A petition calling for the end of immigration controls between the four leading Commonwealth countries has gained considerable support, with over 70,000 signatures supporting the proposed measure.
Calling itself the Commonwealth Freedom of Movement Organization (CFMO.org), the group’s online petition has attracted a wide array of support since it began in March. Started by James Skinner, a 27-year old paralegal originally from Britain but currently residing in Vancouver, the group initially consisted of just Skinner and several of his friends—with at least one member in each of the targeted Commonwealth nations.
“Commonwealth Nations” are usually defined as being the countries that comprise the United Kingdom and other nations that were at one time British colonies. In addition to Canada, Australia and New Zealand, other Commonwealth countries include India and several West African nations.
The idea for ending the immigration controls between the four Commonwealth countries evolved from Skinner’s experience working in Australia in 2011. After beginning to put down roots in Melbourne, Skinner’s temporary work visa expired and he encountered a very difficult, complex immigration system in Australia. Skinner said he encountered several other visitors from Canada and Britain who had similar difficulties remaining in Australia.
After leaving Australia, Skinner moved to Vancouver, where he again had to go through the litany of immigration procedures in order to live and work in Canada. As he awaits a decision on whether he will be granted permanent residency in Canada, he acknowledged that if he isn’t granted residency he may have to leave—again—when his two-year visa expires.
Those experiences, and similar foreign work experience of his friends, prompted them to start the petition to permanently eliminate immigration controls among Commonwealth countries.
Since the online petition began on the website Change.org, hundreds of signatories have shared similar stories of frustration with immigrating between Commonwealth nations. According to Skinner, he and many of his fellow petitioners have already approached some of the Commonwealth country governments regarding the possibility of easing immigration restrictions between the nations.
There has been some initial interest in the idea among New Zealand legislators, as well as some in Australia, although Skinner and his colleagues realize that it will be a difficult task to convince all four Commonwealth governments to ease immigration laws.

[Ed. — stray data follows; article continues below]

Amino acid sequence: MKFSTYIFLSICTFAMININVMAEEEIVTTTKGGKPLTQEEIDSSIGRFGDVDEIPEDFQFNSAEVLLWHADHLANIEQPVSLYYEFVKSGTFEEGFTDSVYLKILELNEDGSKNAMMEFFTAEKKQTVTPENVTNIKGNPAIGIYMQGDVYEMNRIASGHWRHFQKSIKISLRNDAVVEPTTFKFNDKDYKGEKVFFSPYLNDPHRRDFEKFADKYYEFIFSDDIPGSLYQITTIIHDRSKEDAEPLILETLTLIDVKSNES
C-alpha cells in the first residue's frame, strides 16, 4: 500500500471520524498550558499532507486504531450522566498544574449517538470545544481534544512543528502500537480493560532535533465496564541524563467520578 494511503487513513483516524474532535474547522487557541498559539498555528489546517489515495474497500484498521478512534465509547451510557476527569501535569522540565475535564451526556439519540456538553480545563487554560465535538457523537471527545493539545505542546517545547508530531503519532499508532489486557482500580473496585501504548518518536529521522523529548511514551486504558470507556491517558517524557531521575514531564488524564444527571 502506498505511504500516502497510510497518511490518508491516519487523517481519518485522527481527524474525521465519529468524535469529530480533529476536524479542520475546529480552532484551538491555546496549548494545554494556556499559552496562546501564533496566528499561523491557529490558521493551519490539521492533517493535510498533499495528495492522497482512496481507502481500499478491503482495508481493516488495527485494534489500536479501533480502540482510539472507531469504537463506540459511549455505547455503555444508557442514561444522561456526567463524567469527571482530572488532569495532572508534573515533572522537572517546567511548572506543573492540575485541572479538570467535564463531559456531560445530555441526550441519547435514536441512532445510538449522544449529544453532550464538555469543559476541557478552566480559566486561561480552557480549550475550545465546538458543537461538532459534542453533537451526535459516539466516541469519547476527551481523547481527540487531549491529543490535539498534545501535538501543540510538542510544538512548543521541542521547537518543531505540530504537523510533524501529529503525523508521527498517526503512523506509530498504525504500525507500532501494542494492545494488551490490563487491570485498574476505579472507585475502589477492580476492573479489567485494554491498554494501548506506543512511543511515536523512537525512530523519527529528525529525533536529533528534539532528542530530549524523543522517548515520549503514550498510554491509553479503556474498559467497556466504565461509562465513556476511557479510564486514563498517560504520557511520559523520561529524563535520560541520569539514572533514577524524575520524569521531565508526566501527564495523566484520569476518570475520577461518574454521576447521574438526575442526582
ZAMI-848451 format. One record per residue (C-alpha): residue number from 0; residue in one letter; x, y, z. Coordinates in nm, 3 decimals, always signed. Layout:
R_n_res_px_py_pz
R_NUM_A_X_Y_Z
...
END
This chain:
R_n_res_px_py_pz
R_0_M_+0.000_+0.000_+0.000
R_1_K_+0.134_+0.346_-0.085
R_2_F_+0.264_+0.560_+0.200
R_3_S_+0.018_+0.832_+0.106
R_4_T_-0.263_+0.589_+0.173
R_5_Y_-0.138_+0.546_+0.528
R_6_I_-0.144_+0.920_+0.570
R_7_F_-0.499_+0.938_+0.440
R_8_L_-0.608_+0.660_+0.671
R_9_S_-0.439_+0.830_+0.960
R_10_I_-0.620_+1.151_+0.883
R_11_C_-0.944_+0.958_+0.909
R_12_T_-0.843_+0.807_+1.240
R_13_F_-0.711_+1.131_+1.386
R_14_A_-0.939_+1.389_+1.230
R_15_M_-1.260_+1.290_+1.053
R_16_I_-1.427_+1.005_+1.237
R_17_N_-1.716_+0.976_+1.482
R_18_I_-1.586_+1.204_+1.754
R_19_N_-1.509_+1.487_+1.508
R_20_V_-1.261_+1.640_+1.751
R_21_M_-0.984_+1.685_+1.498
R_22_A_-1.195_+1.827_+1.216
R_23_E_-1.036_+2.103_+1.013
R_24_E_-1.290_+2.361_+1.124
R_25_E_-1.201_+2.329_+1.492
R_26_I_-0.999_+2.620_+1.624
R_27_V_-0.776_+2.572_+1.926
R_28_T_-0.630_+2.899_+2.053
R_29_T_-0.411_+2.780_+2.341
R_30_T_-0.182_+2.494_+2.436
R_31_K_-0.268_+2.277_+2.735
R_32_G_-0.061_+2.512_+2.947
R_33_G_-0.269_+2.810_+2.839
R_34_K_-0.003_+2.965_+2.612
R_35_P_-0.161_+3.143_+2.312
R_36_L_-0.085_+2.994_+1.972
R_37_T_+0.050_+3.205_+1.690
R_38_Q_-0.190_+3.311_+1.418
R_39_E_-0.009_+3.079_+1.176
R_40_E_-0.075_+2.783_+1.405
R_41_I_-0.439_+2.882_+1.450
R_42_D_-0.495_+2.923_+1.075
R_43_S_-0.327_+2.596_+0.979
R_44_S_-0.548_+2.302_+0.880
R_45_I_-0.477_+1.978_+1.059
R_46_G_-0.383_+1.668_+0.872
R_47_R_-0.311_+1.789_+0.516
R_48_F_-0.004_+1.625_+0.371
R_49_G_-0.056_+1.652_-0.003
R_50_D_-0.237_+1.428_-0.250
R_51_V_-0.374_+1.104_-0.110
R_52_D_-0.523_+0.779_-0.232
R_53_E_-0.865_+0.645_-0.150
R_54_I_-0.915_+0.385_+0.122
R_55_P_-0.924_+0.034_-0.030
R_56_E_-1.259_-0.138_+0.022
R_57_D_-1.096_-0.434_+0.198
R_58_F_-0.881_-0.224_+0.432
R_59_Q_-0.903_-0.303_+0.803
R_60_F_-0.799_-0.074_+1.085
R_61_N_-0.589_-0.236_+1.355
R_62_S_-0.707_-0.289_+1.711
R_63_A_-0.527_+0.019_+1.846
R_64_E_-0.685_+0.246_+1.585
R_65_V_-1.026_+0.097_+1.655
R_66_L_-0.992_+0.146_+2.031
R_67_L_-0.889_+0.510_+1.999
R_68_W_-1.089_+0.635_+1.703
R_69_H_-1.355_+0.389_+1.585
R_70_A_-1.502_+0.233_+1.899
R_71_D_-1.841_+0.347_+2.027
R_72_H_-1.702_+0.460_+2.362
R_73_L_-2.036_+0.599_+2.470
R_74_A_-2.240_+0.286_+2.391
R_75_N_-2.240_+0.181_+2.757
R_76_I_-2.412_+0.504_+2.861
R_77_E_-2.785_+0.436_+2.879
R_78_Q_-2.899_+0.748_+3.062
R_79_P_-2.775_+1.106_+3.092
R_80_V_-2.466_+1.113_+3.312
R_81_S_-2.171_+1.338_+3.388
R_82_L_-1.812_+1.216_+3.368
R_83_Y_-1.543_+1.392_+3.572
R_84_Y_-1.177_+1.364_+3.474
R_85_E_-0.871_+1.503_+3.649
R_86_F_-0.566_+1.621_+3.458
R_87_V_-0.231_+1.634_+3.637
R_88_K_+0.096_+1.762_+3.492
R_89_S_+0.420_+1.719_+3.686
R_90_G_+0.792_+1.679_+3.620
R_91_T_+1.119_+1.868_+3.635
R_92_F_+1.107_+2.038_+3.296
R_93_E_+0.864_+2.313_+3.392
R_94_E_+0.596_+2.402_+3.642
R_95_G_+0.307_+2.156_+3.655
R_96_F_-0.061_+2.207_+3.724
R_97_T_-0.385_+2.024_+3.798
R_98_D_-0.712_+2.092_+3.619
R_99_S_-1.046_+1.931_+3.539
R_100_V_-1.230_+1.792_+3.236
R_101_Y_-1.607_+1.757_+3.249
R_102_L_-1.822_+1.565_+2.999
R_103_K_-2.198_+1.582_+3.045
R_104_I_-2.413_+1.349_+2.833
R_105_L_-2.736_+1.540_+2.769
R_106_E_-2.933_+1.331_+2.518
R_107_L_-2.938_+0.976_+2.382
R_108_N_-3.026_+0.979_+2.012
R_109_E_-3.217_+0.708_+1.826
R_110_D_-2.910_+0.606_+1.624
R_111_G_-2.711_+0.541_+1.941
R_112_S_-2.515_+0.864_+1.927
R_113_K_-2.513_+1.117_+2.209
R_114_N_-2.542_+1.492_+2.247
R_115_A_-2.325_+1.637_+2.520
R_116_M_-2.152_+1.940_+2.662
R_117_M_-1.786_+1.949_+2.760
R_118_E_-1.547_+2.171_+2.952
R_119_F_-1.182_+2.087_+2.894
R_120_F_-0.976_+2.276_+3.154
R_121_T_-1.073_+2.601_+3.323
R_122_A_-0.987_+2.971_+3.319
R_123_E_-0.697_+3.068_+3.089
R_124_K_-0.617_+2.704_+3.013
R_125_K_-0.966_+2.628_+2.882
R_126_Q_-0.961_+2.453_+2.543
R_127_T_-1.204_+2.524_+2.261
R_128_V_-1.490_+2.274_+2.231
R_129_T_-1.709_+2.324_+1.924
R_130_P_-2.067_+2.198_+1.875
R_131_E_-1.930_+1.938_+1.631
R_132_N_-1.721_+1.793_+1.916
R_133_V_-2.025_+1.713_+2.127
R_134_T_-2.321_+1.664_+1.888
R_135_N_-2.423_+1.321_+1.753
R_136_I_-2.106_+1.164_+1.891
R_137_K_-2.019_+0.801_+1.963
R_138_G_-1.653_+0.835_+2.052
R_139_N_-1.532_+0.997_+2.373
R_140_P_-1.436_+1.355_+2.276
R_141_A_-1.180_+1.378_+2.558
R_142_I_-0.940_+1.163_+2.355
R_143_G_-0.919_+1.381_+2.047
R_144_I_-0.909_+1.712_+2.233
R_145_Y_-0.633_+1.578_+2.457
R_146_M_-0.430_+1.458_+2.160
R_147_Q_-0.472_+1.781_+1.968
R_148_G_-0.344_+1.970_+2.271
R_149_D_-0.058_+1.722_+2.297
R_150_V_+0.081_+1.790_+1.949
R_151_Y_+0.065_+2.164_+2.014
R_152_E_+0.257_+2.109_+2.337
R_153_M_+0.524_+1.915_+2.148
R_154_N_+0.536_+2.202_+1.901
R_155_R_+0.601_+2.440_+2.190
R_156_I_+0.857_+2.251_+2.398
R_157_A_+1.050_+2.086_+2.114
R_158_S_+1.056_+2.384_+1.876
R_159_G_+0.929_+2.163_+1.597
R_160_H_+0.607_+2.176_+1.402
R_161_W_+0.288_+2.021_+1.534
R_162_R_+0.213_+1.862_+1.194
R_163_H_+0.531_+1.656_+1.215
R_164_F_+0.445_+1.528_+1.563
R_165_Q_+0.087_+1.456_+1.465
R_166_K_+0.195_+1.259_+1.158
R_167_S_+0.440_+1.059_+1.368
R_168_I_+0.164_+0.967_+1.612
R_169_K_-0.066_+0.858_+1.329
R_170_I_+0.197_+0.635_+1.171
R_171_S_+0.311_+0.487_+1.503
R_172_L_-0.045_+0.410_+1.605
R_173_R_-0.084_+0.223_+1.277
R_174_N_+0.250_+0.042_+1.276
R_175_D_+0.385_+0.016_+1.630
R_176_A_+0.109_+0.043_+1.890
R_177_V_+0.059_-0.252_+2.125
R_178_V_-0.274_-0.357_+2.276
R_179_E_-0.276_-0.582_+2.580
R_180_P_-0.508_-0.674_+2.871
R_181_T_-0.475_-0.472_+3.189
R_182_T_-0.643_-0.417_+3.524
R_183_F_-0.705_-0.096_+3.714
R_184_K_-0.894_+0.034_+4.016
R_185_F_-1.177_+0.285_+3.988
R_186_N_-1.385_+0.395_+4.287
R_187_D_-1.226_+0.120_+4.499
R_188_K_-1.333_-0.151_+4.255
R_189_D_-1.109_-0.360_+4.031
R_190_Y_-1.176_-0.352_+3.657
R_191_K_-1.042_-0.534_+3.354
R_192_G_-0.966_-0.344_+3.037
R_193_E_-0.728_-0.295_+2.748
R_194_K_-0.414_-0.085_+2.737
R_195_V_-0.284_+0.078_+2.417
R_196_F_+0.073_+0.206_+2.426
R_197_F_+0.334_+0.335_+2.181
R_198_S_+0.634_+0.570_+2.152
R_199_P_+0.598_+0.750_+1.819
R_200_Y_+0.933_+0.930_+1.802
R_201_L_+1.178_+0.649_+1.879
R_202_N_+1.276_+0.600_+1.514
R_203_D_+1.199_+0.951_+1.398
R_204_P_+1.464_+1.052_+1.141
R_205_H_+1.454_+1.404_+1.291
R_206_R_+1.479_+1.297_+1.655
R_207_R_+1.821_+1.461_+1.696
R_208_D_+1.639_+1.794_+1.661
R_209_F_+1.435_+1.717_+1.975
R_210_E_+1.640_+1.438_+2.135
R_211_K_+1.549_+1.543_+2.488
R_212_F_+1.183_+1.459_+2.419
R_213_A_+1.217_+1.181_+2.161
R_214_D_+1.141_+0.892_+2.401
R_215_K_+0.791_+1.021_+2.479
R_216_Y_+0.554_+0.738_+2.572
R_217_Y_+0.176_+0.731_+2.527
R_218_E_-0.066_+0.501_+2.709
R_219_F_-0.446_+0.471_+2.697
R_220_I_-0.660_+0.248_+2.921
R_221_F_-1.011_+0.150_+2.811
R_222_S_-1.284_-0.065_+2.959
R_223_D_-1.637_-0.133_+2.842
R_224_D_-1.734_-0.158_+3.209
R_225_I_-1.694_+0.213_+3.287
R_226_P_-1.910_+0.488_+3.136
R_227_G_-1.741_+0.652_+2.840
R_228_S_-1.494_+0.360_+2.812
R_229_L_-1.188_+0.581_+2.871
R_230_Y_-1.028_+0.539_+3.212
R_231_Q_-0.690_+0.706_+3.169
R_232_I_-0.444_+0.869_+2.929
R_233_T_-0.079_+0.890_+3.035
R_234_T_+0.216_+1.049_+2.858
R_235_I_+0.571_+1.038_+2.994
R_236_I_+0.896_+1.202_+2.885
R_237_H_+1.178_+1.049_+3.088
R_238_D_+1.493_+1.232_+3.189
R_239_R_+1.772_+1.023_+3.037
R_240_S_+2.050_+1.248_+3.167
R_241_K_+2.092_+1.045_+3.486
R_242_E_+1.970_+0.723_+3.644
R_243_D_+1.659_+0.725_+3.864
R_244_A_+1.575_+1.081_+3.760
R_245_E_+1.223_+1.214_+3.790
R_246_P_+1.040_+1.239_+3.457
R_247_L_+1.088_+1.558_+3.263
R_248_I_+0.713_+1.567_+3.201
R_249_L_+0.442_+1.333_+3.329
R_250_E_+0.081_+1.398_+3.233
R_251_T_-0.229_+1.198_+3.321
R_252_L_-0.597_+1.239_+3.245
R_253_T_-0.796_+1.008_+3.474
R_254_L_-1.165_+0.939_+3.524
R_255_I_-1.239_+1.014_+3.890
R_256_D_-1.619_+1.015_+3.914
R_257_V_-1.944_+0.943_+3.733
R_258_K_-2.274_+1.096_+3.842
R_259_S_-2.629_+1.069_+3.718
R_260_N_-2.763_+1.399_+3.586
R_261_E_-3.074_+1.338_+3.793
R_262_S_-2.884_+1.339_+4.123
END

Some immigration experts, including the University of British Columbia (UBC)’s Catherine Dauvergne point out that temporary immigration between Commonwealth countries is already relatively simple. “These (Commonwealth nations) are countries where it’s pretty easy to get temporary foreign work permission or to travel as students,” she explained.
However, Skinner and his petitioners believe that removing the existing immigration controls between the four primary Commonwealth countries would be economically desirable and ease travel between all the nations involved.
A new study by the Bank of Montreal reveals that the average immigrant to Canada arrives with approximately $47,000 in total savings, but spends as much as half of that amount in order to resettle in their new homeland.
According to the study, after paying for all the costs of relocating to Canada, the average new immigrant is left with about $20,000 in total savings.
Additionally, the same study found that about one out of every five new Canadian immigrants arrives with no savings at all.
The study marks the first of several similar studies by the Bank of Montreal that will be examining an array of financial challenges faced by new immigrants to Canada.
The initial study found that, for those immigrants who do have money remaining after they resettle in Canada, the largest uses for those funds are investments in their future: saving for retirement (53 percent of immigrants ) and paying for their children’s education (49 percent), as well as purchasing either a house or a car (44 percent) were the main uses of immigrant savings.
In addition, according to the study about two-thirds of new immigrants to Canada send some of their funds back to families in their native homelands; the average amount sent back to immigrant families was about $2.300.
A large majority, about 67 percent, of new Canadian immigrants said that their quality of life had improved after moving to Canada from their homeland, with 27 percent of new immigrants saying that their quality of life had “improved greatly” after resettling in Canada.
The president of the Bank of Montreal’s ‘InvestorLine, Julie Barker-Merz, said the results of the study seemed to reflect very well on Canada as a destination for immigrants from around the world.